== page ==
Quote:No, sorry, I didn't make myself clear. I set the light to come on at around 7 a.m. and go off at around 9 at night. I had the light on in there all day when it was really, really cold out so they would have a warm place to go after they'd been out in the snow (it was a heat lamp suspended from the ceiling). With their door open and the ventilation thru the floor and around the stapled-on plastic over the windows, it didn't get hot in there. Just comfortable. This time of year we only have the light on starting late in the day and off again a few hours later because they are outside in the daylight the rest of the time. Their internals clocks never seem to have been confused by our method of extending their days.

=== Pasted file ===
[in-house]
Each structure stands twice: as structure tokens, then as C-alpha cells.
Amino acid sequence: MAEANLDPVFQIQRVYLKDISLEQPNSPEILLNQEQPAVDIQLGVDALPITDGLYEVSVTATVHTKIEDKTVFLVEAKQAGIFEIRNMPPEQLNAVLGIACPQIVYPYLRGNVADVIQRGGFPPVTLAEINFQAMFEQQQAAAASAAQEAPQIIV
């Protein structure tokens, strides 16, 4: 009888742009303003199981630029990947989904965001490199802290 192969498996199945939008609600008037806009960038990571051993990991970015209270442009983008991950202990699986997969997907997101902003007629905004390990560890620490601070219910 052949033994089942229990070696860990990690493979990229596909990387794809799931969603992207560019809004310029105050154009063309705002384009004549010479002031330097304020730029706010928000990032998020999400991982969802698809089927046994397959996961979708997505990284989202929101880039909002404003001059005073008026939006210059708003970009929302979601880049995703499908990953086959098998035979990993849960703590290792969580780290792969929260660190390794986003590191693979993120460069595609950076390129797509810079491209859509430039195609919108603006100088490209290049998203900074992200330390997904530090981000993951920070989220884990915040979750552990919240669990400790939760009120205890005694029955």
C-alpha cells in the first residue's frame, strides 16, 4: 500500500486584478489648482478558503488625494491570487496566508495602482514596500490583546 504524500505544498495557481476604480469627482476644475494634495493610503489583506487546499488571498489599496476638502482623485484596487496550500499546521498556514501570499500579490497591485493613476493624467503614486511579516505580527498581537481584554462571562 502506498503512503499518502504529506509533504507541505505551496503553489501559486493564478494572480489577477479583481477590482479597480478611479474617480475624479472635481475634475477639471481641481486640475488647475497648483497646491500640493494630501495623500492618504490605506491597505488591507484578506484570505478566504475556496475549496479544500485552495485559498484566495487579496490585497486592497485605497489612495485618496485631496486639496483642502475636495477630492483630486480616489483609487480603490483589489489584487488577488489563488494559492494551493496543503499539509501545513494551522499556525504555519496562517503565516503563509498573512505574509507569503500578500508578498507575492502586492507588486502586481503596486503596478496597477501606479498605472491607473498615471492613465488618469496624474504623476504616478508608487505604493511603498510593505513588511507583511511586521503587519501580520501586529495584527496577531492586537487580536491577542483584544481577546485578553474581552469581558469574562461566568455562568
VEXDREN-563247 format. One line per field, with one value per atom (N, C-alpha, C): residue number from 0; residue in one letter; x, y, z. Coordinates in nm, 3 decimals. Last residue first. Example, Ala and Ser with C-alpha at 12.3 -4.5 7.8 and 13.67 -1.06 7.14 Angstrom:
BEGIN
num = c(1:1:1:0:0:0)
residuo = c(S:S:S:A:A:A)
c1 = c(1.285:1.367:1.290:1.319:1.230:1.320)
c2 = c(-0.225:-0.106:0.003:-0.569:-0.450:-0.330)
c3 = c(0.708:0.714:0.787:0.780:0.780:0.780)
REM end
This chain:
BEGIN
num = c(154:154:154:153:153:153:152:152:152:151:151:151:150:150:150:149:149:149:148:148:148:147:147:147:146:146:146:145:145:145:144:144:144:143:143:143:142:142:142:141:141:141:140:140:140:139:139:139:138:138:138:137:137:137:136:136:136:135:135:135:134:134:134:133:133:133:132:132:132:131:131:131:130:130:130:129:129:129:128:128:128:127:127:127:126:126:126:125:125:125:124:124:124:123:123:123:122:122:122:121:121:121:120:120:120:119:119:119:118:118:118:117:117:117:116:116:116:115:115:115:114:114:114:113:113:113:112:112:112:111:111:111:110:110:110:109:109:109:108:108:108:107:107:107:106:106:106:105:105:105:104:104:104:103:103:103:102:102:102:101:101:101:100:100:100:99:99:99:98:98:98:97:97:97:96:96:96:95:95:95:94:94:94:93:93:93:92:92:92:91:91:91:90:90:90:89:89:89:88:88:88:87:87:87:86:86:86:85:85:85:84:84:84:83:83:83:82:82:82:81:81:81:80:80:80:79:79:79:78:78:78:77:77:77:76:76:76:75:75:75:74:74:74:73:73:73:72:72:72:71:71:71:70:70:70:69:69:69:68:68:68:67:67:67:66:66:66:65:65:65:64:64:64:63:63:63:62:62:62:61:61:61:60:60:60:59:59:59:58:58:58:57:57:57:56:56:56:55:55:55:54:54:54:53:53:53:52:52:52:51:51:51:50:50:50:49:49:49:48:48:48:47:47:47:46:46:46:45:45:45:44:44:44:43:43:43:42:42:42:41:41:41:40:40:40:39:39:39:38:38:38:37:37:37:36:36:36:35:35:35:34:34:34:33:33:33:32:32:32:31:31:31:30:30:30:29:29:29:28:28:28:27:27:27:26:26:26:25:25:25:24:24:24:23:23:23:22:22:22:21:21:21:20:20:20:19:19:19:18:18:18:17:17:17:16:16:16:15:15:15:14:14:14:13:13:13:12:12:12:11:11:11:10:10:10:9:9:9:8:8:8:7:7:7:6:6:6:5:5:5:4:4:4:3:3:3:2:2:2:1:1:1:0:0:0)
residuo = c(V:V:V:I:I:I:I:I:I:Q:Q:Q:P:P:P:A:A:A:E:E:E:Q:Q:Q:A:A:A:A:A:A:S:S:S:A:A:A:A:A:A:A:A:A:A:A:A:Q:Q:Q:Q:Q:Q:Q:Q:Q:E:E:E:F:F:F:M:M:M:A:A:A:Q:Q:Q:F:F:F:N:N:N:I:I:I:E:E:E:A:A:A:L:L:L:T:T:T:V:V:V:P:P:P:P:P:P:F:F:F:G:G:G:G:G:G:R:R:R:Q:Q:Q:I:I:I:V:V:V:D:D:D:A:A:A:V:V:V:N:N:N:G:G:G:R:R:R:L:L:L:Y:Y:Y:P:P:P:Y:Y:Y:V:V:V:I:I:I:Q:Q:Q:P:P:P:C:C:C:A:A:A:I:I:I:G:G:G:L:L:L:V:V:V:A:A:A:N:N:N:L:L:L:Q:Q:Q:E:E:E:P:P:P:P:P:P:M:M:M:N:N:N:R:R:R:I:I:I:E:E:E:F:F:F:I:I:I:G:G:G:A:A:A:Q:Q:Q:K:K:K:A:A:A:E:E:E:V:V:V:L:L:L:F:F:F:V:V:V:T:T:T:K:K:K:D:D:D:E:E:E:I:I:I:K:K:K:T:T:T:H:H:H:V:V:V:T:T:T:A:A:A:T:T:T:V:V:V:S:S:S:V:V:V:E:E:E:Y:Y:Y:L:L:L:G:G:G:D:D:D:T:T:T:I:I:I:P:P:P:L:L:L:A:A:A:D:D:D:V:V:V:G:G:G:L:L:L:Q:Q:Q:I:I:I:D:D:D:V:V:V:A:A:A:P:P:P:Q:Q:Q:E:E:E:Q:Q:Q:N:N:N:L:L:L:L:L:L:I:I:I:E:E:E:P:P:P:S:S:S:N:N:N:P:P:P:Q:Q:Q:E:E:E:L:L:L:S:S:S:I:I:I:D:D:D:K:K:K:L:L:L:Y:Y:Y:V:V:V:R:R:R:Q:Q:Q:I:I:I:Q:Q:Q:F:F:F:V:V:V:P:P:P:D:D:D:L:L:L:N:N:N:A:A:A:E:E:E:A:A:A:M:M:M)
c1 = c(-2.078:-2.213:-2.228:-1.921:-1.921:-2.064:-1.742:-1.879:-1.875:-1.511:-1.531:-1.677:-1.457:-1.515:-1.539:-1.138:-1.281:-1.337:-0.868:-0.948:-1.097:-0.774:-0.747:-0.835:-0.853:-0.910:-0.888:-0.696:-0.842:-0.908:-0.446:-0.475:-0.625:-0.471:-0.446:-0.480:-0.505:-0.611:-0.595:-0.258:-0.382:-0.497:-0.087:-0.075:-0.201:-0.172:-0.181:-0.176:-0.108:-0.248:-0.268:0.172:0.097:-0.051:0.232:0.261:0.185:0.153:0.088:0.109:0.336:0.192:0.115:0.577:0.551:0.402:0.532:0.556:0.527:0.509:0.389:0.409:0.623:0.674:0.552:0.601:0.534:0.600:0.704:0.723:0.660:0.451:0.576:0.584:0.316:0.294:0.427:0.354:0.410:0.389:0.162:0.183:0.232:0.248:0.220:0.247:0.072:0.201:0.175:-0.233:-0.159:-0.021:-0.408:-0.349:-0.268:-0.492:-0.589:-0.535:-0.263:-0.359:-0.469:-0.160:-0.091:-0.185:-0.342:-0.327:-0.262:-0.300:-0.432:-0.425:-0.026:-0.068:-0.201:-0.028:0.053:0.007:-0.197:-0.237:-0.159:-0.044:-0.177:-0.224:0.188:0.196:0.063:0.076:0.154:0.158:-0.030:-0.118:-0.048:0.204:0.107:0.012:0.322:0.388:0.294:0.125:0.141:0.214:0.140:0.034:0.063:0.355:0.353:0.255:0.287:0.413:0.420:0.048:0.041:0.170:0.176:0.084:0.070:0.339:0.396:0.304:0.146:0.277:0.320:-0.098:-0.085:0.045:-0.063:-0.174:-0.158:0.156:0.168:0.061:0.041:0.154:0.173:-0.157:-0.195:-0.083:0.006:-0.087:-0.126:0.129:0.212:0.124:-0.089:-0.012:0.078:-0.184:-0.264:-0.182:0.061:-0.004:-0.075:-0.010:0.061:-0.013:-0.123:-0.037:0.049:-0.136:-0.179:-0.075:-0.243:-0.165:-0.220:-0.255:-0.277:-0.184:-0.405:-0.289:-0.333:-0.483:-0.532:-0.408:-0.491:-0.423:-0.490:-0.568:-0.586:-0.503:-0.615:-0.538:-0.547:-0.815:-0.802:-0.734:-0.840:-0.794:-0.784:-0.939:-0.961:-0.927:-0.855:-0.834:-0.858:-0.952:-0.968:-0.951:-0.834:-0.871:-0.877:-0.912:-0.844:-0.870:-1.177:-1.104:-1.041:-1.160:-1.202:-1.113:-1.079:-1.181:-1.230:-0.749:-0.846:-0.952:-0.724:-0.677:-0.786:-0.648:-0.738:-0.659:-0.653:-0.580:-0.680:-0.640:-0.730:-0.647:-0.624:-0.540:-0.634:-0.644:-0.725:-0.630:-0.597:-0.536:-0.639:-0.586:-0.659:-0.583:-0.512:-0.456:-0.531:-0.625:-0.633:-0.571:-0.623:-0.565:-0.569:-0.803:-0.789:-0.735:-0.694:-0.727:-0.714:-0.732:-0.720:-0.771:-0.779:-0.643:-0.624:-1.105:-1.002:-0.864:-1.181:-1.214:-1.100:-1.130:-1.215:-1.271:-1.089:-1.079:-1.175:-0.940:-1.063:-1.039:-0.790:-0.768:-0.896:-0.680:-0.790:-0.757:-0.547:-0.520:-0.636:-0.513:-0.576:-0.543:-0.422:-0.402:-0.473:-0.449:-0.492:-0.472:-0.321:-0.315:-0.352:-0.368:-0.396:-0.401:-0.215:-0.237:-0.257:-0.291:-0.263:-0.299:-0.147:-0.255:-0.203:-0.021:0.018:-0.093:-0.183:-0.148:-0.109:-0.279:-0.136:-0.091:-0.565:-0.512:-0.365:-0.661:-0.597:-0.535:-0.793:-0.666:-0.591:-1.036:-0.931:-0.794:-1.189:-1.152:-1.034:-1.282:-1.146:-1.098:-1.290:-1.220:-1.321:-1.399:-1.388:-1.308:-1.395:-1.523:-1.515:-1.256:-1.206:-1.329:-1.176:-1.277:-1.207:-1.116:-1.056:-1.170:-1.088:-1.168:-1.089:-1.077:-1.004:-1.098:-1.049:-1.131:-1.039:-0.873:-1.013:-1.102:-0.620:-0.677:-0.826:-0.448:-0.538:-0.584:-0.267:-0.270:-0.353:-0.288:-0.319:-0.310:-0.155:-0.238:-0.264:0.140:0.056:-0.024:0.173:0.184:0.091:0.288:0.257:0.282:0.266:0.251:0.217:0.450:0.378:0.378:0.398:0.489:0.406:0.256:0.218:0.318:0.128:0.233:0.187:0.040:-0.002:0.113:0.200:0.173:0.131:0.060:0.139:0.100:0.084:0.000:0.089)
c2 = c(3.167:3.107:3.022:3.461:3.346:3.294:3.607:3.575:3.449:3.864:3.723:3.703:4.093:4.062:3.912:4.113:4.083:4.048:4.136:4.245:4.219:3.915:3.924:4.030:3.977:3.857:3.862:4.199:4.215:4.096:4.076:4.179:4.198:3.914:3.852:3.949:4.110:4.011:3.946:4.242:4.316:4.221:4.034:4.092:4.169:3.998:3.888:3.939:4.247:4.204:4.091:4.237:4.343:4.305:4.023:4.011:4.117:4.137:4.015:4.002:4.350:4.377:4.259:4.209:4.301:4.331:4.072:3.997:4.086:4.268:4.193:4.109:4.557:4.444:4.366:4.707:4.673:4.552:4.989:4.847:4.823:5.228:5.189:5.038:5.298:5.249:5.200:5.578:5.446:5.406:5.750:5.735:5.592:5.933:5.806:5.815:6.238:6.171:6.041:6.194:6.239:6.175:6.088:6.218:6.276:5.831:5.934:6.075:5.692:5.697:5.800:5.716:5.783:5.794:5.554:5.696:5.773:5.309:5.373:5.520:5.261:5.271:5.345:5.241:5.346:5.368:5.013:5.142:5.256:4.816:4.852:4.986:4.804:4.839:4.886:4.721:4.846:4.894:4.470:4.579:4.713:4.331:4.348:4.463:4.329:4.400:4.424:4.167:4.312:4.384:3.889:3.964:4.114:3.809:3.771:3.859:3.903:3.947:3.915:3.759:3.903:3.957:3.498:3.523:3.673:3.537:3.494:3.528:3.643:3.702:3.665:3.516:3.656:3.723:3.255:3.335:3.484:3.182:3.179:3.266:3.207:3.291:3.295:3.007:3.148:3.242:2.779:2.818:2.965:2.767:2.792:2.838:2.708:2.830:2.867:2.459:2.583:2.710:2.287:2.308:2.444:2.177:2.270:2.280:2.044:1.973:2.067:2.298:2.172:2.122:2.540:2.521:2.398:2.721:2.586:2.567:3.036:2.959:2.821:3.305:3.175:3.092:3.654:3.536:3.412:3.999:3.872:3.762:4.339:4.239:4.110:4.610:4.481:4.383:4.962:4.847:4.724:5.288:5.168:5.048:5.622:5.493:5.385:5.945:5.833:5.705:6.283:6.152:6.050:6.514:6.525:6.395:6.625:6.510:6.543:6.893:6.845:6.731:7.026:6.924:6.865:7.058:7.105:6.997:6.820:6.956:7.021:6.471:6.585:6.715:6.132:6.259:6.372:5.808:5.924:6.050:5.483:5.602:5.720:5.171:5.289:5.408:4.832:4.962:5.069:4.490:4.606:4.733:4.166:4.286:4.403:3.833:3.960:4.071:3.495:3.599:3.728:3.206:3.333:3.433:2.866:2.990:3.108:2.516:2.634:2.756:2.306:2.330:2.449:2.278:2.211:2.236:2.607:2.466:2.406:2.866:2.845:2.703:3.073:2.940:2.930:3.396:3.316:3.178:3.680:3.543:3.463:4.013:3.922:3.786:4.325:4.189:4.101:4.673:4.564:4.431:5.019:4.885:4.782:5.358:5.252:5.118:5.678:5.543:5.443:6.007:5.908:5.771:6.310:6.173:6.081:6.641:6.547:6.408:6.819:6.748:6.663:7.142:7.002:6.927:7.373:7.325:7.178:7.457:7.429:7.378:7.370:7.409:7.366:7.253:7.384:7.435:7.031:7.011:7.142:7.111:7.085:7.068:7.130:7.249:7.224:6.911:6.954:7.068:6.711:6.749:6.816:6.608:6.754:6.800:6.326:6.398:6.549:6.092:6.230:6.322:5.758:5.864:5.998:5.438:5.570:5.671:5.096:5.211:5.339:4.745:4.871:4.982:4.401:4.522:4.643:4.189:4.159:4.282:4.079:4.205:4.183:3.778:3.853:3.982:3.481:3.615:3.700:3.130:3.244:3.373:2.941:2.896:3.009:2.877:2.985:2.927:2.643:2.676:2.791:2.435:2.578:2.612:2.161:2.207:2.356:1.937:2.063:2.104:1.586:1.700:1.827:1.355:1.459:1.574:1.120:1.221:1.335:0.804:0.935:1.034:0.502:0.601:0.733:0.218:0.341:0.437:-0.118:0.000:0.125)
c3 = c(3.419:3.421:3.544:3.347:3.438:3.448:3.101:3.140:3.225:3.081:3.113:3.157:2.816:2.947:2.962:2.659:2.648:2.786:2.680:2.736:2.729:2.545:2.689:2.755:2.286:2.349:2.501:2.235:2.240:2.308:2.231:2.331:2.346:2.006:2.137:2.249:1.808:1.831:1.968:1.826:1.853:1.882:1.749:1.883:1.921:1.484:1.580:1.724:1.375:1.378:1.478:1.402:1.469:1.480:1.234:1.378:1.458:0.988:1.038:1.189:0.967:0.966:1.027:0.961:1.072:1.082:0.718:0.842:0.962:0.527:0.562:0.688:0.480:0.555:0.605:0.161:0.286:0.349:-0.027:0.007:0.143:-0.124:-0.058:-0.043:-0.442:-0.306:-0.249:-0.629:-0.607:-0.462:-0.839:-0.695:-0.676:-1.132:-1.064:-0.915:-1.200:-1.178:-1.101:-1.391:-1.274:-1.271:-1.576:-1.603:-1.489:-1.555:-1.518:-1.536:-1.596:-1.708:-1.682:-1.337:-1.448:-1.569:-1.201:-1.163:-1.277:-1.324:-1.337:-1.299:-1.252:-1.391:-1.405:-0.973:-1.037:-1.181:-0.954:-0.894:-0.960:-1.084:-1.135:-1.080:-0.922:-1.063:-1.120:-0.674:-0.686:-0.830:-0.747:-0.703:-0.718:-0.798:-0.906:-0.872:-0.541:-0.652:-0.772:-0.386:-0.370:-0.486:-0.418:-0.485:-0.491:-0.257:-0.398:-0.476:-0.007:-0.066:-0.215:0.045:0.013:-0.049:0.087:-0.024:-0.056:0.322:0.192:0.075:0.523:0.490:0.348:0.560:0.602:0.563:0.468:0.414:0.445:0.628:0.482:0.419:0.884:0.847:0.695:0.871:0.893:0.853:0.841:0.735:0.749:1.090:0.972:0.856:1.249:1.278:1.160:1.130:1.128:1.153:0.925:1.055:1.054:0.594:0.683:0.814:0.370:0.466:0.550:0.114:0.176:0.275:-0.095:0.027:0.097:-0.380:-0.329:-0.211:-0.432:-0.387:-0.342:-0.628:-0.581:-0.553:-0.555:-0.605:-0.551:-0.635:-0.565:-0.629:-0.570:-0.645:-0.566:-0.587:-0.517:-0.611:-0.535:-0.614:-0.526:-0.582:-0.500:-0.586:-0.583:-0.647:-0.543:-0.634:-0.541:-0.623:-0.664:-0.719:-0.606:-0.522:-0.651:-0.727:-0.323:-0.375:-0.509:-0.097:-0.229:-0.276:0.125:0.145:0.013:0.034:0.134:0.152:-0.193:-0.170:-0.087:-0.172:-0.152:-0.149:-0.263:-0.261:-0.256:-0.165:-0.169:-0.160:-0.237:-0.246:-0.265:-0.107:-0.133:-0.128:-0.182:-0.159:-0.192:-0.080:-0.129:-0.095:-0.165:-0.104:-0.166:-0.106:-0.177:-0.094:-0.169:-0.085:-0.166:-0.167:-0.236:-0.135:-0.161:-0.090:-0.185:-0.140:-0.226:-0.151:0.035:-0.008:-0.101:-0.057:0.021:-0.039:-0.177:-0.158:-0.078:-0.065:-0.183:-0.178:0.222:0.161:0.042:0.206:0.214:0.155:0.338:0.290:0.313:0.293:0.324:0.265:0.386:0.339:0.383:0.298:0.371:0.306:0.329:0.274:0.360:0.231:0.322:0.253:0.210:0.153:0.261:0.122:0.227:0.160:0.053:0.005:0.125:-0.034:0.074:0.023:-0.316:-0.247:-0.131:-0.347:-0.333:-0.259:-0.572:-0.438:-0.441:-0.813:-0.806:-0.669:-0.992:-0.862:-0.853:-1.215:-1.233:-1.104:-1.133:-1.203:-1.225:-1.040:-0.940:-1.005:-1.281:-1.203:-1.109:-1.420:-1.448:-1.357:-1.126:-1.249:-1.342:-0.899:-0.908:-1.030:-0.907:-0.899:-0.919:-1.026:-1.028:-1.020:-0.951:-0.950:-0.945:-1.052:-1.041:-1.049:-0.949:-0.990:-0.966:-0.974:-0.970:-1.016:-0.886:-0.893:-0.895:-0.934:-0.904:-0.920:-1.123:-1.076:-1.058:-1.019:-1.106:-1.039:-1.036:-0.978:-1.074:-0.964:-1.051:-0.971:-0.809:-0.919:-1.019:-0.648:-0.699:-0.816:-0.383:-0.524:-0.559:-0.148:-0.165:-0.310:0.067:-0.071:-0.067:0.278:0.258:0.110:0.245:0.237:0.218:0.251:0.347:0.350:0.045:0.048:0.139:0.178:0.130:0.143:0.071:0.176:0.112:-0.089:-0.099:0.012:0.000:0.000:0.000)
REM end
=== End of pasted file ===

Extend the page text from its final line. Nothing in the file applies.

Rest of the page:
10. vttoad05452

    vttoad05452 Out Of The Brooder

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    Nov 19, 2008
    Essex, VT
    In our Essex, Vermont coop, we do the same, extending their day from perhaps 4:30 p.m. (EST) to approximately 9 p.m. They're out all summer and into the fall, and are used to not going to roost until well after 8:30 p.m. some nights. We were told 16 hours of light, and to supplement whenever that wasn't the case. That would mean lights on from 4-7 a.m. AND 4:30-9 p.m. in the winter months.

    We use submersible bucket water heaters in the winter, and love them. We can take them out, rinse them off, refresh the bucket of water or replace the bucket altogether, depending on need. The cord is protected, but the girls never bother it anyway.

    Thanks,
    Donna in Essex, VT